It's been ten years since the Dilnot Commission reported to the Cameron-led coalition government and the infamous Barnet Graph of Doom first appeared. We were told that a social care white paper was imminent, but instead health and social care services have suffered from over a decade of austerity – leaving us woefully unprepared for the pandemic. Just over 100 years since the Spanish Flu pandemic of 1918, the world was once again brought to its knees.
Barnet predicted that, over a period of 20 years, spending on social care would squeeze out all other local government spending. He set out proposals to fund social care without the need for families to sell the homes of their loved ones to cover the costs.
Fast forward ten years and you could be forgiven for having a feeling of déjà vu. We are still waiting for that social care white paper, and in the meantime have been treated to a sticking plaster approach – as if the current crisis was somehow a surprise to government. Unfortunately, when it comes to dealing with the inevitable demographic time-bomb the policy paralysis continues.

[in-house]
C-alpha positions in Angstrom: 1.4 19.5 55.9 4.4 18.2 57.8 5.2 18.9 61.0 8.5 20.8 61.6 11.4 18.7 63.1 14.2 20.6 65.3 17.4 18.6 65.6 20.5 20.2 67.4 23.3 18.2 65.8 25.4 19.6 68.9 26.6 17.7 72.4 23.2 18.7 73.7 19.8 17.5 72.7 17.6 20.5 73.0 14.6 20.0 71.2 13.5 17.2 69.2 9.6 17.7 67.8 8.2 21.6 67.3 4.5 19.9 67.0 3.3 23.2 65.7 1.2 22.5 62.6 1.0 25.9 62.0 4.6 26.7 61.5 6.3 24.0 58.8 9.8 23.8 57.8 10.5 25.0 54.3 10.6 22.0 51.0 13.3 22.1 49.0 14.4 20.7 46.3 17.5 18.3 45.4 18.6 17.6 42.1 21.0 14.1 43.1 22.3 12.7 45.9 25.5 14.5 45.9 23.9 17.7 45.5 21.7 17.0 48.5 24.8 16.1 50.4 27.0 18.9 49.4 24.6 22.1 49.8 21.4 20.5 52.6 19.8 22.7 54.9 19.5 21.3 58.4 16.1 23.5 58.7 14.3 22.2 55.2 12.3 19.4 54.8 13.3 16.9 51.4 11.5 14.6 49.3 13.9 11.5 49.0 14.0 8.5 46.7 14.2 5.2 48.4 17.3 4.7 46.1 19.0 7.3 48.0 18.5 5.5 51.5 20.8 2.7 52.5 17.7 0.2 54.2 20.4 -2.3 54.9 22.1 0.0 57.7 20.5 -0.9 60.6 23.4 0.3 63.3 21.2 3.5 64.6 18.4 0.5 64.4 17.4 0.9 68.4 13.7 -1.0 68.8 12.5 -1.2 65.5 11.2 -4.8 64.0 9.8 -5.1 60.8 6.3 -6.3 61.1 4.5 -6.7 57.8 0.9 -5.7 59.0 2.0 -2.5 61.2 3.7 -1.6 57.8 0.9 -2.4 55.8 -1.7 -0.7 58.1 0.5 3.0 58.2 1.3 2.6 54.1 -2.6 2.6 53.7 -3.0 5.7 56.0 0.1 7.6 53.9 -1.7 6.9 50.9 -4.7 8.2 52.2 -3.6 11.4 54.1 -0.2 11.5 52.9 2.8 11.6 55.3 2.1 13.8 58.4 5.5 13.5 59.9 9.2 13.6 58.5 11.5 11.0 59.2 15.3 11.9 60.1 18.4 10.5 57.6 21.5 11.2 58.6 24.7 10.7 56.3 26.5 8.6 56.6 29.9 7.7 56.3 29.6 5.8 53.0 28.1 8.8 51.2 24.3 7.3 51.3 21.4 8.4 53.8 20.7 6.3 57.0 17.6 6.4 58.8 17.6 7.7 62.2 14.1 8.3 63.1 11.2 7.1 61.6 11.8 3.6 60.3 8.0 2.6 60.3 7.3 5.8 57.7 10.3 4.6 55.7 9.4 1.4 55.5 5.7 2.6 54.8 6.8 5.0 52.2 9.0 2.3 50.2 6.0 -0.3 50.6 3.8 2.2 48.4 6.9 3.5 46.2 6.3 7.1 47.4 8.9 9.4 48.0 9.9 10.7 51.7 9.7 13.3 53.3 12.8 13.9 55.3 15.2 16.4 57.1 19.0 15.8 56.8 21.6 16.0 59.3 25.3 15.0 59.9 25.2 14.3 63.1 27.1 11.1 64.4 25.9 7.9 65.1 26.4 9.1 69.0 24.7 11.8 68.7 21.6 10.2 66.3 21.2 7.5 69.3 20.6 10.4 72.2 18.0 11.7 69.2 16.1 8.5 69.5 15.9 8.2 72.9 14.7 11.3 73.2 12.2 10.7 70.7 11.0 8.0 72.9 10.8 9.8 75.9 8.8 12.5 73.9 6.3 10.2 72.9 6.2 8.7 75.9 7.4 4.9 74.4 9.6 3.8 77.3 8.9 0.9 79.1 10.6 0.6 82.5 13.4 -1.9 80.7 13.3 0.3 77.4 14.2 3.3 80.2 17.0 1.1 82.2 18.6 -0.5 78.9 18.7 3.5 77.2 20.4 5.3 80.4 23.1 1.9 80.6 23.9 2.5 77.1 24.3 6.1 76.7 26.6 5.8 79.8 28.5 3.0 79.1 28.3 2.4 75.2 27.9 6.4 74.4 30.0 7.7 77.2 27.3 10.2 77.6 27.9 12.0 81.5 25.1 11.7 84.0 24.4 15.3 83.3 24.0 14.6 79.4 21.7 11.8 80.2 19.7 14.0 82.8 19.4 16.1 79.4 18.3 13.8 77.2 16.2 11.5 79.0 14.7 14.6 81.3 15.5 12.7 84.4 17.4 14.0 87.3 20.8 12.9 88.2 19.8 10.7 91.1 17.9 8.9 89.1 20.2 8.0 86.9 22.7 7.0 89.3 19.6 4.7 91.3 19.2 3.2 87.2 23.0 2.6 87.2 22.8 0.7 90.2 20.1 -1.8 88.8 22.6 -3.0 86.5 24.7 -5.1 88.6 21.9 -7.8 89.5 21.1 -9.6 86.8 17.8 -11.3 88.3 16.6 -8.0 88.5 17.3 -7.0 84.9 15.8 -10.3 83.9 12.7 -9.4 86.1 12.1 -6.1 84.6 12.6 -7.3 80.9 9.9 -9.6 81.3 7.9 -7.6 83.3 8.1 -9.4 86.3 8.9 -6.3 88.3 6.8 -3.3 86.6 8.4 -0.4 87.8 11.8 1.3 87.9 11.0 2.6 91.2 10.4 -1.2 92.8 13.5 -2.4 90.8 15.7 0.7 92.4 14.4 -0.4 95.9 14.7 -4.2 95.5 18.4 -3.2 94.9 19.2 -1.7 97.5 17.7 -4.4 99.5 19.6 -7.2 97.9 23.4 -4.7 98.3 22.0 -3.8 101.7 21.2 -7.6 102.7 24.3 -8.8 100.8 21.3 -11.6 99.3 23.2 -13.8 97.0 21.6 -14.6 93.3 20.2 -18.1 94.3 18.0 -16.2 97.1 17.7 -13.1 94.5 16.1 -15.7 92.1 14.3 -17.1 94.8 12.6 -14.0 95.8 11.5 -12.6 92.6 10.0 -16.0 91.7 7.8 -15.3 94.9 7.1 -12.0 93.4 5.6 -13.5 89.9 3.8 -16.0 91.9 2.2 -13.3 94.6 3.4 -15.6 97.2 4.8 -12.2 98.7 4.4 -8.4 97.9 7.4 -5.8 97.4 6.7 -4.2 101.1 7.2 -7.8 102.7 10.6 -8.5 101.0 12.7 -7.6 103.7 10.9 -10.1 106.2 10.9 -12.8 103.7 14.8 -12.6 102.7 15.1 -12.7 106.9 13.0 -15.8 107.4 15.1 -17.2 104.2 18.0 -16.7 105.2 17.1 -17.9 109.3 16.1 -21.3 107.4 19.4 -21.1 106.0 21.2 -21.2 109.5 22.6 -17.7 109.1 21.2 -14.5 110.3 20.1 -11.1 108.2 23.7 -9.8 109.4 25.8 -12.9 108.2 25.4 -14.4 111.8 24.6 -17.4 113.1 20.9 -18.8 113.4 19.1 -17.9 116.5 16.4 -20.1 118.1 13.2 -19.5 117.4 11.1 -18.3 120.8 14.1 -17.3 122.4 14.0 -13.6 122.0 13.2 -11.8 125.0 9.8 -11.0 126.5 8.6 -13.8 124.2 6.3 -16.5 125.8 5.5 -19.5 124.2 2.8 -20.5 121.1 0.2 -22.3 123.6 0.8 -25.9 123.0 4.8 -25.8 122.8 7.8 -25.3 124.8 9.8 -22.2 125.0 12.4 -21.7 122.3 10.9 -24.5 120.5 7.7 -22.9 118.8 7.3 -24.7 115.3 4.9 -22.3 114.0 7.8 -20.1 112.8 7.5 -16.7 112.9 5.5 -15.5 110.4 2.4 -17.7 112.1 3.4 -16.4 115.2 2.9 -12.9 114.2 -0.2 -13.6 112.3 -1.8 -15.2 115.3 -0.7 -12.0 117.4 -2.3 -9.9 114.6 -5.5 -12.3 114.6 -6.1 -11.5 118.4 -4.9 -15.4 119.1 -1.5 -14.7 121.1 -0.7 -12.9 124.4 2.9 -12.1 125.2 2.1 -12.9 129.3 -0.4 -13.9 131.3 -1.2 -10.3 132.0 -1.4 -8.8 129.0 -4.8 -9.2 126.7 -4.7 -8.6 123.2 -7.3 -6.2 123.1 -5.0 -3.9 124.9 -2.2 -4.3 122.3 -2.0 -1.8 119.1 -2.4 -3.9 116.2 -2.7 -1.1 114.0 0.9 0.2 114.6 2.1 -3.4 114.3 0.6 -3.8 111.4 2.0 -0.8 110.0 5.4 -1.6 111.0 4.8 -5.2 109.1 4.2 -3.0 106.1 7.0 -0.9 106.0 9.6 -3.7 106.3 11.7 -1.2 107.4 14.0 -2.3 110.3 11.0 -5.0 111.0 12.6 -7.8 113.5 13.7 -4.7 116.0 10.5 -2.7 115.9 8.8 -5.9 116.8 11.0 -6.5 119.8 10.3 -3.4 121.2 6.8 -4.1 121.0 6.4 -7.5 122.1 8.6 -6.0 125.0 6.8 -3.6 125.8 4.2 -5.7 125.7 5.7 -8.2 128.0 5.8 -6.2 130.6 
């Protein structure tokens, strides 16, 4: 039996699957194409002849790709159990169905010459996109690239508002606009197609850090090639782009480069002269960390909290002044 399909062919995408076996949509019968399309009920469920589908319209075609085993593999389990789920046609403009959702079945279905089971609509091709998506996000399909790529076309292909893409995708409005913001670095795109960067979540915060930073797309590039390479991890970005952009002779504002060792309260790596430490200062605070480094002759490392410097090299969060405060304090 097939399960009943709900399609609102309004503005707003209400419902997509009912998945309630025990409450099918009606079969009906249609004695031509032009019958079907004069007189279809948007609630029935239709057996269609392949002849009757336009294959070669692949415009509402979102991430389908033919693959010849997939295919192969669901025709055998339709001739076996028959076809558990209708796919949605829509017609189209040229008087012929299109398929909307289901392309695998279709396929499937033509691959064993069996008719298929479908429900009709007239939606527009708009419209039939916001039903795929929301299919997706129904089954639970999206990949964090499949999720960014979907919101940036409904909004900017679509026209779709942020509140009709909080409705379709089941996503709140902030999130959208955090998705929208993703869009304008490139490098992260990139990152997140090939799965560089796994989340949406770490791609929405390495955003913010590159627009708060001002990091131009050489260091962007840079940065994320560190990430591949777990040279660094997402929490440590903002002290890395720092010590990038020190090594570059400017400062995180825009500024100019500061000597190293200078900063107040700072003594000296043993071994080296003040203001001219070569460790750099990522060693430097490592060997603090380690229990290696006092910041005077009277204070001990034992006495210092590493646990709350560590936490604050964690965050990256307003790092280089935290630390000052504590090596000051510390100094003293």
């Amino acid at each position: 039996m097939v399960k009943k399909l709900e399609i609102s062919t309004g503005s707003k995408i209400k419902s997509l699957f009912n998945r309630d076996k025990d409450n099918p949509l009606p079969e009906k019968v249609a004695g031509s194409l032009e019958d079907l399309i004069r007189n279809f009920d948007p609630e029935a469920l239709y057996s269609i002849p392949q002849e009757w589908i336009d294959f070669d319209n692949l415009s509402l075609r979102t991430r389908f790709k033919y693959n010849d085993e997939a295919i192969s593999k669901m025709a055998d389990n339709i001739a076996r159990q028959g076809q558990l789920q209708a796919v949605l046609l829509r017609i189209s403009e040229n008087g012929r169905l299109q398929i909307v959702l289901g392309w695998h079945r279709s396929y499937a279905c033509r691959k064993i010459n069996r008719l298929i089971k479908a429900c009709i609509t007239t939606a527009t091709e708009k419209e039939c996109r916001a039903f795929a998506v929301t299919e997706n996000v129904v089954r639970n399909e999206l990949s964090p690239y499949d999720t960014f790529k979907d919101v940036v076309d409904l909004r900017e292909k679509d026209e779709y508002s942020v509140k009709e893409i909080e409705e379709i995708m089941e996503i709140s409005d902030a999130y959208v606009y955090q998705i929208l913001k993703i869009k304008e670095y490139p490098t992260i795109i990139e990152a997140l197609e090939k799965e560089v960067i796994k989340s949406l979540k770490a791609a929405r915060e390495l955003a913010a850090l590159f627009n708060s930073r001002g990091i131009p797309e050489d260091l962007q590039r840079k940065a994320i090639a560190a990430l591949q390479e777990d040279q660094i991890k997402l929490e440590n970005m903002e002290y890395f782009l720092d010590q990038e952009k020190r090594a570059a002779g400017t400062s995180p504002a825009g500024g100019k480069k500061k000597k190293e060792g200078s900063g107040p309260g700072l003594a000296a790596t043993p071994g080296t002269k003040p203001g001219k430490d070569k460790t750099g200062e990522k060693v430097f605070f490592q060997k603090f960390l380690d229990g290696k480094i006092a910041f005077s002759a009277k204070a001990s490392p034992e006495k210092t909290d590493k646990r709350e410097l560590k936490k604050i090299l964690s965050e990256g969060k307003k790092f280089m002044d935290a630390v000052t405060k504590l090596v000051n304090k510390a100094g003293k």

New analysis by the Local Government Association (LGA) shows that authorities providing social care are now spending more than 60% of their outgoings on these essential services, underlining the urgent need for action to address immediate pressures. However, no additional funding was announced in the spending review. Instead the government announced a new Health and Social Care Levy, but the majority of the funds raised through this will be used to address the pandemic backlog of elective surgery and treatment in the NHS.
In addition, social care authorities can raise an additional 2% from council tax without the need for a referendum. The LGA says serious questions remain about whether the expected £5.4 billion from the new levy over the next three years will be enough to pay for recently-announced adult social care reforms.
While the controversy and paralysis continues, and uncertainty surrounding the sustainable funding of social care remains, a few care providers have started to put their own solutions in place. Well-designed intermediate care solutions can release much needed beds in the NHS while relieving pressure on existing social care services – saving financial resources in both the NHS and councils and relieving pressure on short-staffed services.
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